1 teaspoon marigold flower (use turmeric if you can’t find this)
1 teaspoon coriander seeds
1 teaspoon paprika
50 ml cold water
Salt to sprinkle over the aubergine slices
Fresh basil and coriander leaves to garnish
Make the walnut sauce first. Crush the nuts using the back of a wooden spoon on a wooden chopping board. This method gives the sauce a more crunchy texture. Mince the garlic and mix with the nuts in a bowl. Add the spices, vinegar and pomegranate sauce and combine all the ingredients into a smooth paste. Add water until the sauce has a more runny consistency but is still quite thick.
While the sauce is chilling in the fridge, fry the aubergine. Heat 50 ml of oil in a heavy based pan. Top and tail the aubergine and slice off a thin layer of skin on both sides. Cut the aubergine into 0.5 cm slices lengthways and then fry on both sides until golden brown. Drain on kitchen paper.
When the slices have cooled down, spread the walnut sauce onto the slice and then roll it up. Garnish with fresh herbs such as coriander and basil, and pomegranate seeds (if you have any – we’re not expecting any until autumn) and serve cold with other Georgian starters such as pkhali and crusty bread.
For this week’s lockdown lunch we had a root around the cupboards and came up with some dried red beans, last autumn’s walnuts and a bottle of Turkish pomegranate sauce (Nar Ekşili Sos) – perfect ingredients for taking us on a culinary away day to Tbilisi for a bowl of lobio, Georgia’s signature bean dish.
Lobio can be more like a soup, a stew, a salad or even re-fried beans depending on which region of Georgia it’s prepared in – we’ve gone for lobio nigvzit which is somewhere between a soup and a stew. Serve the lobio in a clay pot with white cheese and a hunk of fresh mchadi (corn bread – recipe link here) or any other bread for an authentic taste of Georgia.
To help pass the time during lockdown, here’s something on the etymology of lobio from @thomas_wier on twitter:
Weekly Georgian Etymology: ლობიო lobio, kidney bean stew w/ herbs & spices. From Persian لوبیا lôbiyâ, < Anc Greek λόβια, pl of λόβιον cowpea, < Akkadian 𒇻𒂠𒊬 lubbu, < Sumerian 𒇻𒂠𒊬 lub cowpea. Now a central part of Georgian cuisine, it's not attested until the 17th century. pic.twitter.com/Bhirdwz4FC
One teaspoon blue fenugreek (use fenugreek or cumin seeds if you can’t find this)
One teaspoon red chilli flakes
One small bunch fresh coriander
Three bay leaves
50 ml cooking oil
50 ml pomegranate sauce
250 ml water the beans were cooked in or vegetable stock
If cooking dried beans, then soak 250 g of beans overnight. Change water and cook for one hour or so until the beans are just cooked but not yet falling apart. Remove from the heat and allow to cool.
Heat the oil in a heavy-based pan and add the coriander seeds and blue fenugreek. Cook for a few minutes and then add the diced onions, mashed garlic and chilli flakes. Cook for ten minutes over a low heat and then add the crushed walnuts and the pomegranate sauce. Cook for another five minutes.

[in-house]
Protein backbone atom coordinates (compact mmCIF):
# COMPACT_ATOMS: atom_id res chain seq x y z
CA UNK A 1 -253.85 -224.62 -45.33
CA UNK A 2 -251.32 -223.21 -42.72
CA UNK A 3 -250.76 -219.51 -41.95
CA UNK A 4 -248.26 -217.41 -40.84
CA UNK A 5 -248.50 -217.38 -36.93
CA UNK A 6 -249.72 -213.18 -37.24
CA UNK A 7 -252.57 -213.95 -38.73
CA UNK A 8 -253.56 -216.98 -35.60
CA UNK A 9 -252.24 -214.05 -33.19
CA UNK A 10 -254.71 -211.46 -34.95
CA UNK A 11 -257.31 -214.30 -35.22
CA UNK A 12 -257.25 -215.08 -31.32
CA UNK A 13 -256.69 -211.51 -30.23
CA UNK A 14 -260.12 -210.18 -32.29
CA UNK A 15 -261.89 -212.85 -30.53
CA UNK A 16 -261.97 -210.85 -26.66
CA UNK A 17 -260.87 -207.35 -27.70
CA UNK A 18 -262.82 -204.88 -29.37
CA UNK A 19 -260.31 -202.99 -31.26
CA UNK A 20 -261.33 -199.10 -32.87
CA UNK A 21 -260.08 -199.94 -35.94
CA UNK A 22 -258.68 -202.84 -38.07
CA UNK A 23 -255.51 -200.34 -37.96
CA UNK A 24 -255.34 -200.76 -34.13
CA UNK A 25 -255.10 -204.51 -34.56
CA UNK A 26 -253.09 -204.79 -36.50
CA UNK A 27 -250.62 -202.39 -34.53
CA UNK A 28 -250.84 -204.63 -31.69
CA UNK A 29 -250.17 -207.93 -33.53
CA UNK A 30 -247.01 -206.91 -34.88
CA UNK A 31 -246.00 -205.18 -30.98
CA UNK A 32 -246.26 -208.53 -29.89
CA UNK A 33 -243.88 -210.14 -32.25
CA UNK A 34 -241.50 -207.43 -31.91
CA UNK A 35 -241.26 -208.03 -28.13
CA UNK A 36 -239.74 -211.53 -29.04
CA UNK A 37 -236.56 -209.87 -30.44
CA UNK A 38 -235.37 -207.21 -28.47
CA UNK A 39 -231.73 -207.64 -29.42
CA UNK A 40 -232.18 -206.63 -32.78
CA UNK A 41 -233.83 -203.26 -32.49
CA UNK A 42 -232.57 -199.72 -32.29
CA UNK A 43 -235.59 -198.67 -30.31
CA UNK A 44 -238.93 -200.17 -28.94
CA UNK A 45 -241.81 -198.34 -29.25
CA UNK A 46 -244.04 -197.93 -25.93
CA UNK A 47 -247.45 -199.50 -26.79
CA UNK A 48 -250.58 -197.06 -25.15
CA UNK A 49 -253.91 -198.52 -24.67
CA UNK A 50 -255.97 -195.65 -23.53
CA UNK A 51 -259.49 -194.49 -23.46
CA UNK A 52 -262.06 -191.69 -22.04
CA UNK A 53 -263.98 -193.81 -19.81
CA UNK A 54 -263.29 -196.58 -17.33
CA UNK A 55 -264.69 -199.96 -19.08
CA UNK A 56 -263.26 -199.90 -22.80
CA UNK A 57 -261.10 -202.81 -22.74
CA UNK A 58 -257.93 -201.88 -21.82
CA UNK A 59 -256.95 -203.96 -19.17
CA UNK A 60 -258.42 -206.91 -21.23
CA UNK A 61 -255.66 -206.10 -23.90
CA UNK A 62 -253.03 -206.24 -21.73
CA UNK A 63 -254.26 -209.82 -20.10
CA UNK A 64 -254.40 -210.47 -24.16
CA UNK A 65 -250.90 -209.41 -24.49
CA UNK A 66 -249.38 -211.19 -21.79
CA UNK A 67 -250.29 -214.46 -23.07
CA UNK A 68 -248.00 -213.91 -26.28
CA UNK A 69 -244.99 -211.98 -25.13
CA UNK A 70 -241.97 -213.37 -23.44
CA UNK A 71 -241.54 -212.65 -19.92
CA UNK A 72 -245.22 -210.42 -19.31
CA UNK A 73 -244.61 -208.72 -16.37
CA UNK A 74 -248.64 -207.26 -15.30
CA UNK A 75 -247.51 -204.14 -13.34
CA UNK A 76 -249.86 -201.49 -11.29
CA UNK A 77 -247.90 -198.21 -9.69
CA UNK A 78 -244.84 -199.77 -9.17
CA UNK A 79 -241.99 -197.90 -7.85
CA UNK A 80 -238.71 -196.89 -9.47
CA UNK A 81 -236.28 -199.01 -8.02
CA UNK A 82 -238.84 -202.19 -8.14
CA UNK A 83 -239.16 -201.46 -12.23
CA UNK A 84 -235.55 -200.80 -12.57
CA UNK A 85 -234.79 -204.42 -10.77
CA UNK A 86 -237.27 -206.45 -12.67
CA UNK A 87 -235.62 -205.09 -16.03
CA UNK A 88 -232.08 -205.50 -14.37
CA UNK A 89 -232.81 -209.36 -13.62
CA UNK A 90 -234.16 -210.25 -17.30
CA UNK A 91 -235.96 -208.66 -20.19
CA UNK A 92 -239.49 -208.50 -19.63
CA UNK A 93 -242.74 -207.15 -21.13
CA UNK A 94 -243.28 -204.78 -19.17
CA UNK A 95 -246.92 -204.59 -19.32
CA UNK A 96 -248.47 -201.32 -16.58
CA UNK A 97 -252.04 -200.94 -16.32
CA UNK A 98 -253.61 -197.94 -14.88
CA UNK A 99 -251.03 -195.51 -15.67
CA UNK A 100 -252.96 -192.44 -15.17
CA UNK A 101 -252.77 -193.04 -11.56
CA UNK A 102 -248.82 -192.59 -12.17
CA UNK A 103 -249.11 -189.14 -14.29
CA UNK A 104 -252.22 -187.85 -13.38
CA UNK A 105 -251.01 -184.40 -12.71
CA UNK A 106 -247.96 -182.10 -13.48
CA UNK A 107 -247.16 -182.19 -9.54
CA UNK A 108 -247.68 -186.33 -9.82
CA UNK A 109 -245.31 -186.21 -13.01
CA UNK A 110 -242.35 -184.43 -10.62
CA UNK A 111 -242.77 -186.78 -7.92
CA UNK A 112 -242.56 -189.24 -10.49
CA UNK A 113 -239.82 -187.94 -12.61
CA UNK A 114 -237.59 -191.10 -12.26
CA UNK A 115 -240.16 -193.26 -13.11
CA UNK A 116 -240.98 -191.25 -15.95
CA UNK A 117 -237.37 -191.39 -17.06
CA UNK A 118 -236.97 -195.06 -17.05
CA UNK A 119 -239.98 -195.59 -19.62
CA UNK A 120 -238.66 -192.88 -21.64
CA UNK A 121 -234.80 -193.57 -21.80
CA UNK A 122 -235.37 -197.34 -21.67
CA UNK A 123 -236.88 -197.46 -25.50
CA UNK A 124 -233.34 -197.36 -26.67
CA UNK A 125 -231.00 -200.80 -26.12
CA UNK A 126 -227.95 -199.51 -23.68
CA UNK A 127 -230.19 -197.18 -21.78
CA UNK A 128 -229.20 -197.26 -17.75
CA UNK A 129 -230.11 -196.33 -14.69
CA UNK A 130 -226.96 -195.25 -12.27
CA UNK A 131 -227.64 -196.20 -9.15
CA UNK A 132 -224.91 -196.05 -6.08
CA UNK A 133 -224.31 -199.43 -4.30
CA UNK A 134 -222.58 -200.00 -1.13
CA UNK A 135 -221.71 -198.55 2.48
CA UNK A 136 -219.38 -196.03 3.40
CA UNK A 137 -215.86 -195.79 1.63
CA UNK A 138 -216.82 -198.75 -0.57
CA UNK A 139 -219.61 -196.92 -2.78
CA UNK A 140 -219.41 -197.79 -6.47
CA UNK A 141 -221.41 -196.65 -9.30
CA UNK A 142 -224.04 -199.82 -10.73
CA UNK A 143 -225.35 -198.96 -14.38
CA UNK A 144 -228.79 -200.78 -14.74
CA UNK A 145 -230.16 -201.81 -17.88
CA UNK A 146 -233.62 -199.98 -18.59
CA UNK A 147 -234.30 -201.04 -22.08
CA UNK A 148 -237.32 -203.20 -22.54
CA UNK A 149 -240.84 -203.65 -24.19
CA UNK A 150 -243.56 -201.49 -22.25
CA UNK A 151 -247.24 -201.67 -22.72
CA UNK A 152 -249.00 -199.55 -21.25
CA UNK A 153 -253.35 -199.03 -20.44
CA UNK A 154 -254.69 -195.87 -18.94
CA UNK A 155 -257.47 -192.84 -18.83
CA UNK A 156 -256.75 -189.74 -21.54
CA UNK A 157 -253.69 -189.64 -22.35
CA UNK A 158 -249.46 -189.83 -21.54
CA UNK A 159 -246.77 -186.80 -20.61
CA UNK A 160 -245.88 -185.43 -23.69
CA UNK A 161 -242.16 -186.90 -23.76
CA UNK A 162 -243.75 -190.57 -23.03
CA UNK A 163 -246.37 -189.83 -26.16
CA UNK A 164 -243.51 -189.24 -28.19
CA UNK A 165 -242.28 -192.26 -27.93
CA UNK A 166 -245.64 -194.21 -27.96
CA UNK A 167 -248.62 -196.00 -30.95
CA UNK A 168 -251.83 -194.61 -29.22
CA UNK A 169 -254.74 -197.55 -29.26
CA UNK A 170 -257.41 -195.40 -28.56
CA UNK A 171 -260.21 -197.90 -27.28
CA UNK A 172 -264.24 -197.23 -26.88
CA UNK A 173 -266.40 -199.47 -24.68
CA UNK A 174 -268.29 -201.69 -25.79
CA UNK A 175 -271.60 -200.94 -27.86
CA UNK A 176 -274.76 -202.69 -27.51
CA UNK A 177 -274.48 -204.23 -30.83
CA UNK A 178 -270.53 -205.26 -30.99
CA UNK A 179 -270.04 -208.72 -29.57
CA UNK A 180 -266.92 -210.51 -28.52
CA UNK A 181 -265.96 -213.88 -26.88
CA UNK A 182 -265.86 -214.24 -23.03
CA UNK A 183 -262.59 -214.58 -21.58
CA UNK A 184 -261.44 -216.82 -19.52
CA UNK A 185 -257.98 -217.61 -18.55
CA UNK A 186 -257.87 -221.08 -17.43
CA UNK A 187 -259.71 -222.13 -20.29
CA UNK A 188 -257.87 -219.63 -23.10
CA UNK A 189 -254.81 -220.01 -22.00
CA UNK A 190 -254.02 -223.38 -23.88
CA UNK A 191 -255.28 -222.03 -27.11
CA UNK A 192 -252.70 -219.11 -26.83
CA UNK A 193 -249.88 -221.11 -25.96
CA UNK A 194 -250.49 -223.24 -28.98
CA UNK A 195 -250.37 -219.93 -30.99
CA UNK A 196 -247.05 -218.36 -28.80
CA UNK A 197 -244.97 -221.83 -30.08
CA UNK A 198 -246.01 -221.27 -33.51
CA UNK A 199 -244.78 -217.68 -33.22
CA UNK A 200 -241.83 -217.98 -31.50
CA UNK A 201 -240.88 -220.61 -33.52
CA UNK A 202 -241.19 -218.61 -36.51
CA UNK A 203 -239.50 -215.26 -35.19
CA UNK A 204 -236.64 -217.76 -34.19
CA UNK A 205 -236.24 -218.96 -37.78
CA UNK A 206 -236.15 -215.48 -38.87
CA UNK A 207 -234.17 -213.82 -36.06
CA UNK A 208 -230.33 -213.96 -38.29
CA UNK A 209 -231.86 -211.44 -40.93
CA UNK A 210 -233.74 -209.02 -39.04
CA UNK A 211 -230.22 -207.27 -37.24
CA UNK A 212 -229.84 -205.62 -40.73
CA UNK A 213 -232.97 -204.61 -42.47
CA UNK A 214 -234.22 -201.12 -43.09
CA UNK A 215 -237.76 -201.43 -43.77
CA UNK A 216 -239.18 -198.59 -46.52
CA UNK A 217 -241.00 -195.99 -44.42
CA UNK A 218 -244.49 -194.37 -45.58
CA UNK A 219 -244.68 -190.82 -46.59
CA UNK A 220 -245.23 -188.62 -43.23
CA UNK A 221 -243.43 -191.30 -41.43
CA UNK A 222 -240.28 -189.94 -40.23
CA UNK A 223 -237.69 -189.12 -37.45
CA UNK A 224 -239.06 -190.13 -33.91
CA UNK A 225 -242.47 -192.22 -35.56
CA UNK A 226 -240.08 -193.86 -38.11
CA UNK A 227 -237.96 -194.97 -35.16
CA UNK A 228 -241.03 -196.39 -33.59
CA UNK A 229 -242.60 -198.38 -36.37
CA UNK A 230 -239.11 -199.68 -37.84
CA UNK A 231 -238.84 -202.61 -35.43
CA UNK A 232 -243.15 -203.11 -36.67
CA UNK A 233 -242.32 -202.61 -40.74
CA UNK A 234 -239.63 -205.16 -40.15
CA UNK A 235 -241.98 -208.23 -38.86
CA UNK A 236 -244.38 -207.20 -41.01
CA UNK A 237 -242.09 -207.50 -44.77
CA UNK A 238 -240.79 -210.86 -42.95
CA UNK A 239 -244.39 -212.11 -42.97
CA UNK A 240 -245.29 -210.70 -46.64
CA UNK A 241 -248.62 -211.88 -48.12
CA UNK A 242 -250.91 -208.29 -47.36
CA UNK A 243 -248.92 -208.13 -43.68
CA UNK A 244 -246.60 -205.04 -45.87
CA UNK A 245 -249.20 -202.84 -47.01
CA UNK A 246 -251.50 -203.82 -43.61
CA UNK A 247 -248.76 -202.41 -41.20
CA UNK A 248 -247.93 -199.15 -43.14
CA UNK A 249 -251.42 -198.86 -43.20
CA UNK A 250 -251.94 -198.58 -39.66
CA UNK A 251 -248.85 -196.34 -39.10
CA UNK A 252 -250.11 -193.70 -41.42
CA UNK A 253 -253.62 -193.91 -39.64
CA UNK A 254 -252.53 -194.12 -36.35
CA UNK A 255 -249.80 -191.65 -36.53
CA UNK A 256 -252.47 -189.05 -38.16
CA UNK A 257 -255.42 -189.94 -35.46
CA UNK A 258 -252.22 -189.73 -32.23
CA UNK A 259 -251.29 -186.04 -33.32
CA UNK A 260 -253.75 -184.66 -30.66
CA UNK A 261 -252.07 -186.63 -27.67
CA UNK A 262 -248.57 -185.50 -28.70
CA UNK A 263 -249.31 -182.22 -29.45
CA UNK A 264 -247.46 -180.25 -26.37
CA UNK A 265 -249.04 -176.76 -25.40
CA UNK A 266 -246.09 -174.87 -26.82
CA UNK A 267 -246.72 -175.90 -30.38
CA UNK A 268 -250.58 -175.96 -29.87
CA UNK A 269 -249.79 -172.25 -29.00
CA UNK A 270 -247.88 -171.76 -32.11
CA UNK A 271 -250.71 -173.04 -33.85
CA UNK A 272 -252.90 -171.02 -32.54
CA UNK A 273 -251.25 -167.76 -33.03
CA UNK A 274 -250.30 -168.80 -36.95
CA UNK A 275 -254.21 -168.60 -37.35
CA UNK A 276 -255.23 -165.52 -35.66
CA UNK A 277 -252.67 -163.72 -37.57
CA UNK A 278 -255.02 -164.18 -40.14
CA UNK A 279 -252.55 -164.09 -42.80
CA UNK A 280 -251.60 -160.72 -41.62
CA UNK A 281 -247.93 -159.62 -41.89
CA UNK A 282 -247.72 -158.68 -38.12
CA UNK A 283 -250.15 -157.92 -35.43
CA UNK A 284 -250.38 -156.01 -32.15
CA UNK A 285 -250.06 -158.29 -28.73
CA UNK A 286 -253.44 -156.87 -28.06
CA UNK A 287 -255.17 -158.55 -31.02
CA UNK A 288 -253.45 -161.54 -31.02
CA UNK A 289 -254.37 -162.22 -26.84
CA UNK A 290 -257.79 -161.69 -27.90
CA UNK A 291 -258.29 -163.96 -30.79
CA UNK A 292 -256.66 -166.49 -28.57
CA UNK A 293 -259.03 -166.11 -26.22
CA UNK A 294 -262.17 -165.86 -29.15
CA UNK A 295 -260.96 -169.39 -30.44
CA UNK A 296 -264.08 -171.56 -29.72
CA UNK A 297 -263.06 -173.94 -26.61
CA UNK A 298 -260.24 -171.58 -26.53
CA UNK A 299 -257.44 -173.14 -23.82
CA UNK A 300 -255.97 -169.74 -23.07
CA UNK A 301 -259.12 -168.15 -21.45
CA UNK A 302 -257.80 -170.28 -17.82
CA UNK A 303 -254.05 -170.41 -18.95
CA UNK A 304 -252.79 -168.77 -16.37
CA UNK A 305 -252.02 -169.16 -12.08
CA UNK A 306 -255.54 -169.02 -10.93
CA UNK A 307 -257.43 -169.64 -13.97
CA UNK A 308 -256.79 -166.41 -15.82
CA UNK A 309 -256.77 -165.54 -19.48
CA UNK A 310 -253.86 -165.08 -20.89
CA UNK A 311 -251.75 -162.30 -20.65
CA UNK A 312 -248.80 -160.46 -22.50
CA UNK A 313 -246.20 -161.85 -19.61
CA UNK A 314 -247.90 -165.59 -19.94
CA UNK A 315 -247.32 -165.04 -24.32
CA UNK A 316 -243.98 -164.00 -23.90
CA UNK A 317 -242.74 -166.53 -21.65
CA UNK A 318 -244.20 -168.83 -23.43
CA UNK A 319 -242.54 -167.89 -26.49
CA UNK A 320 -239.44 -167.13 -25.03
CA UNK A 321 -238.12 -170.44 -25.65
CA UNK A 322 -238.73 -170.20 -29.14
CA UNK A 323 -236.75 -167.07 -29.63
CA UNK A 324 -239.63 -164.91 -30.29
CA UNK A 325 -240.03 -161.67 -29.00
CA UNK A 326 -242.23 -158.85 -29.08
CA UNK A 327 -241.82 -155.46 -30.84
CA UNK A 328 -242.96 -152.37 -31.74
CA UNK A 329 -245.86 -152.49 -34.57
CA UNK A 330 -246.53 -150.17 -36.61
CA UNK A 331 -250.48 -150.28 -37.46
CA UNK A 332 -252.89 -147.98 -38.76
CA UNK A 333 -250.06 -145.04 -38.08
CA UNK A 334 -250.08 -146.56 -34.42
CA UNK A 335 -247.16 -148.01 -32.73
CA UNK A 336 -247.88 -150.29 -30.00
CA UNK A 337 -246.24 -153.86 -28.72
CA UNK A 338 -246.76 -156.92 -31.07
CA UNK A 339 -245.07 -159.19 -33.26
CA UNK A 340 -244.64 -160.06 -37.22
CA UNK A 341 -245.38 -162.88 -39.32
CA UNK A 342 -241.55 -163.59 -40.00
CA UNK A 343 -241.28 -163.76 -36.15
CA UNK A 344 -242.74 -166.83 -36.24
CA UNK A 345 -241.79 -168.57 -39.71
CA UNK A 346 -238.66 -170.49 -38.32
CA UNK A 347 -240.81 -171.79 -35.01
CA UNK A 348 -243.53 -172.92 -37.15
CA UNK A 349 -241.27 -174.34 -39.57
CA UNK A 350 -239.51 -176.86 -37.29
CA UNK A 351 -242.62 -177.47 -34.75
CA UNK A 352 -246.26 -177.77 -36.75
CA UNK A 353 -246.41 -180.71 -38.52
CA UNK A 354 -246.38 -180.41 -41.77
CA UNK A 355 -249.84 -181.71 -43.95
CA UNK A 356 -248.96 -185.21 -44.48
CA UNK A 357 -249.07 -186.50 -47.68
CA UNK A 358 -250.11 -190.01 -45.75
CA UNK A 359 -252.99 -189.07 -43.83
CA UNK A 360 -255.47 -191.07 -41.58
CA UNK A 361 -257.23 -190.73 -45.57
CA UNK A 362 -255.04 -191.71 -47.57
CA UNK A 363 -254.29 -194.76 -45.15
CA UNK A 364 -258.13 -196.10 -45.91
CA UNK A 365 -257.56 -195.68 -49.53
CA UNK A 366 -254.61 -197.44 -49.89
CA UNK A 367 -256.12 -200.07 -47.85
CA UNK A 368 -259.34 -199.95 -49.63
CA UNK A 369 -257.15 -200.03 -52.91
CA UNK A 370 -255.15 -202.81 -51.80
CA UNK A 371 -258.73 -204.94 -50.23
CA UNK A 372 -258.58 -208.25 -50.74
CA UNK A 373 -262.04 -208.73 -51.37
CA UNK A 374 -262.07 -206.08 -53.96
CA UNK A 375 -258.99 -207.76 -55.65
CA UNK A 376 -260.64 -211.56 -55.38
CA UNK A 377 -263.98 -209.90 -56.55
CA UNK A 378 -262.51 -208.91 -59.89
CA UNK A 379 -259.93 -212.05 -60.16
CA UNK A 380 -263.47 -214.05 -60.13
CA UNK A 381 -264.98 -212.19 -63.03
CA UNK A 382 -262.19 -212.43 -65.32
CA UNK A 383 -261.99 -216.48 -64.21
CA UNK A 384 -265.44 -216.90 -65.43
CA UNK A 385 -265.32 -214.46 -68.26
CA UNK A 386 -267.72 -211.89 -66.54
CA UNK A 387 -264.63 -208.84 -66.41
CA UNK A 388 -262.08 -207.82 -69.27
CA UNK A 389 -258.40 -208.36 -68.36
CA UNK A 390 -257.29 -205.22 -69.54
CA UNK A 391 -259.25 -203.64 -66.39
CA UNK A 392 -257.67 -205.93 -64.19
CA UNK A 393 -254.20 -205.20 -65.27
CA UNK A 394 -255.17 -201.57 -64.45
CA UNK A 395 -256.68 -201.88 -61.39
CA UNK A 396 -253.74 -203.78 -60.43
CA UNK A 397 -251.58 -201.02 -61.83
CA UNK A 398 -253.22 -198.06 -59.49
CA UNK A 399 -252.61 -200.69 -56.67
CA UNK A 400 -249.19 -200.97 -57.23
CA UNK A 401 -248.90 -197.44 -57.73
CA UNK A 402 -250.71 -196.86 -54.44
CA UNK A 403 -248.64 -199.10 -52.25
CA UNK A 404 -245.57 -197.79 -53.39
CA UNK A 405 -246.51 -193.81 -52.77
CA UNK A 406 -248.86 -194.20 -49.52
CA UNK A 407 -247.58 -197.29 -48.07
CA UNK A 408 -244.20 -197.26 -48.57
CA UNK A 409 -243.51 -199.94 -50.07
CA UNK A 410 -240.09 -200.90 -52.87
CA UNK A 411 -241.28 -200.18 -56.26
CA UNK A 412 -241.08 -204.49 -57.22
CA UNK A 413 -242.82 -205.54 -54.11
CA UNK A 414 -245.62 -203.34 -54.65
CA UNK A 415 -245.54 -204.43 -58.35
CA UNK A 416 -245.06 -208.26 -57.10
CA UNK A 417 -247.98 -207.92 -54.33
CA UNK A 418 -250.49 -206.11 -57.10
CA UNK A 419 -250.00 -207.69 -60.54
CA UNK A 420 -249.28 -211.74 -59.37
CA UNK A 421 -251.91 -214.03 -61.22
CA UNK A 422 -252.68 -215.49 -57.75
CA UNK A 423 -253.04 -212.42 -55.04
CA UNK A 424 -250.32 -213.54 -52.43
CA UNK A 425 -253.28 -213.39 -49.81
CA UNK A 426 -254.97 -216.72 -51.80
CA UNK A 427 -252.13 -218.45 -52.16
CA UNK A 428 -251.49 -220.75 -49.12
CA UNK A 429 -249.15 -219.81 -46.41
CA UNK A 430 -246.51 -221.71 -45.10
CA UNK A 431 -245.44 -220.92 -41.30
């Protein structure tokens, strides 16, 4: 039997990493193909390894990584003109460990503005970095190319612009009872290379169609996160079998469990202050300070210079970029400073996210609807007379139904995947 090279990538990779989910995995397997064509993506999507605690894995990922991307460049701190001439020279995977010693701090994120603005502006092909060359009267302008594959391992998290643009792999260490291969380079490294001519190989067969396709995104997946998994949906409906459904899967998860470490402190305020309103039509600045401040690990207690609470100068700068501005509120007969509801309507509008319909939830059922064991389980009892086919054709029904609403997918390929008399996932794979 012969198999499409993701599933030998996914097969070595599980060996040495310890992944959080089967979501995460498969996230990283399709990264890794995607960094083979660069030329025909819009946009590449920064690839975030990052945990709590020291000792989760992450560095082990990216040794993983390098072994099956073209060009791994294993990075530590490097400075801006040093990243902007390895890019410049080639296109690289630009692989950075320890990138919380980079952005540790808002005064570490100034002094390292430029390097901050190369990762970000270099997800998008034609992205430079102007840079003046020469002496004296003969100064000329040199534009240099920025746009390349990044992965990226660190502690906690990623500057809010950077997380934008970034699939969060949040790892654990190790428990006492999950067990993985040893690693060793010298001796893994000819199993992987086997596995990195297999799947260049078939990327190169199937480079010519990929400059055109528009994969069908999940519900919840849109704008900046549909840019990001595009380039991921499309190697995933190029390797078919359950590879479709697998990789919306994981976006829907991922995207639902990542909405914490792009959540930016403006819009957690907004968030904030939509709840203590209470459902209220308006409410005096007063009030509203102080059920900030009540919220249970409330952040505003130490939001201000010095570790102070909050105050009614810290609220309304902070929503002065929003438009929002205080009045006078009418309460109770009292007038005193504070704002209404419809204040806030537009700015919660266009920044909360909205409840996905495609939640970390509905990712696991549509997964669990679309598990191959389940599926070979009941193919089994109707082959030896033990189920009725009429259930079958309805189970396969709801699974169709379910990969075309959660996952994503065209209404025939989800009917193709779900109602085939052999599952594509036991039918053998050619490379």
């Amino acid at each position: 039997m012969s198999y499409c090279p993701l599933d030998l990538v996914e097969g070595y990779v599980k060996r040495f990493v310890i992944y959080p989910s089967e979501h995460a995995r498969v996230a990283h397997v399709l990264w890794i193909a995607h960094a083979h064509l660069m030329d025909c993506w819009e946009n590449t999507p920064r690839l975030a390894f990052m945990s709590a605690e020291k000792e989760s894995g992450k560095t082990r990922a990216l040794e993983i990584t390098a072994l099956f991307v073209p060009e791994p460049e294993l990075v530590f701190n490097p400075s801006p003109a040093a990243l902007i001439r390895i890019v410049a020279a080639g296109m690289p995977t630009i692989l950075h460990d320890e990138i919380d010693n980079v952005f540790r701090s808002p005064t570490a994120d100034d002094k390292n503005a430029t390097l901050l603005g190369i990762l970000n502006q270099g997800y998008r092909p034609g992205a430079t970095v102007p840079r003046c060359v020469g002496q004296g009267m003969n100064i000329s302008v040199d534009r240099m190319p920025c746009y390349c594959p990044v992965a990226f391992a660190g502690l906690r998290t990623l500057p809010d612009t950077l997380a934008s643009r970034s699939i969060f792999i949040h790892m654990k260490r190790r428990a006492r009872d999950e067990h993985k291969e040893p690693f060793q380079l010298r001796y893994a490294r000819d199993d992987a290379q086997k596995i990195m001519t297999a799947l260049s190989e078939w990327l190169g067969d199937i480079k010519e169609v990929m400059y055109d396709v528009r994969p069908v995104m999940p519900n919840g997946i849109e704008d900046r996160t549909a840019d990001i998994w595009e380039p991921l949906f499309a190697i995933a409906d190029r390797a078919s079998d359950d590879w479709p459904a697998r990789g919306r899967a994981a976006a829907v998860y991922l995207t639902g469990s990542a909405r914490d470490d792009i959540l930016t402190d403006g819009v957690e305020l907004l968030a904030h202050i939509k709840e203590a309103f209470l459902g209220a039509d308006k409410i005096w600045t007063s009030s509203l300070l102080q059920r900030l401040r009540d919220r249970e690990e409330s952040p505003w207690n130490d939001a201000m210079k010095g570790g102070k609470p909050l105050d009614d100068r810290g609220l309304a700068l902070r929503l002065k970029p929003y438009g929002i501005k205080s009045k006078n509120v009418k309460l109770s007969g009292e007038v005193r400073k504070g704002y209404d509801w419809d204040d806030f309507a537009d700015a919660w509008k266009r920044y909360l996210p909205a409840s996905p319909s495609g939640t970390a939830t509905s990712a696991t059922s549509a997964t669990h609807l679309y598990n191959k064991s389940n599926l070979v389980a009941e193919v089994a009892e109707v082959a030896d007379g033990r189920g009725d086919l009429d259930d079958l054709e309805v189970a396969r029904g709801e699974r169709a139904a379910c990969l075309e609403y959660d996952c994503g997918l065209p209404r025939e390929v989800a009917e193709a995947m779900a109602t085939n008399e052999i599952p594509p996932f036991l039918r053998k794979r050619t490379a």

Now add the drained beans, bay leaves and reserved cooking water. Leave to simmer until most of the liquid is absorbed. Stir frequently with a wooden spoon – don’t worry if the beans start to fall apart – they taste better like this and absorb more sauce.
Add the chopped fresh coriander and serve hot with bread and white cheese. It tastes even better if left overnight and reheated, but only add the fresh coriander after re-heating the mix.
Knidos Cookery Club would like to say a big thank you to all its readers who voted for the site in the 2017 Saveur Food Blog awards!
This time round we’re looking once again to Turkey’s north-eastern neighbour Georgia for some culinary inspiration. Adjapsandali, a popular dish in this mountainous former Soviet country, is Georgia’s spicier take on ratatouille.
This summer stew relies on a holy trinity of aubergine, tomato and peppers with whatever else is in season thrown into the mix. We’ve added some green beans and some potato to give the dish a heartier edge, but these can be omitted and other seasonal veggies like courgettes and carrots can be used – there’s no hard and fast rules, it’s up to you!
It can be served up with all the veggies collapsing into a sublime sauce-rich stew or the veggies can be left on the firmer side, as in our example. Served with rice, it makes a meal on its own, but it is also great with salads and other Georgian staples such as pkhali.
Ingredients (makes 4 generous servings)
300 g potatoes
300 g aubergines
250 g tomatoes
2 red peppers
200 g green beans
2 garlic cloves
50 ml olive oil
1 teaspoon coriander
1 teaspoon red chili flakes
2 teaspoons fresh basil
Roughly chop up all the vegetables and throw them into a large, heavy-based pan. Pour the olive oil over the vegetables, add the herbs and spices and cook over a medium heat for 10 minutes or so stirring occasionally. Turn the heat down to low and cook for another 20-30 minutes until all the vegetables are cooked and beginning to break up.
Sprinkle with fresh basil and serve with crusty bread or rice and a selection of salads such as tomato, cucumber and onion with a walnut dressing and starters such as pkhali.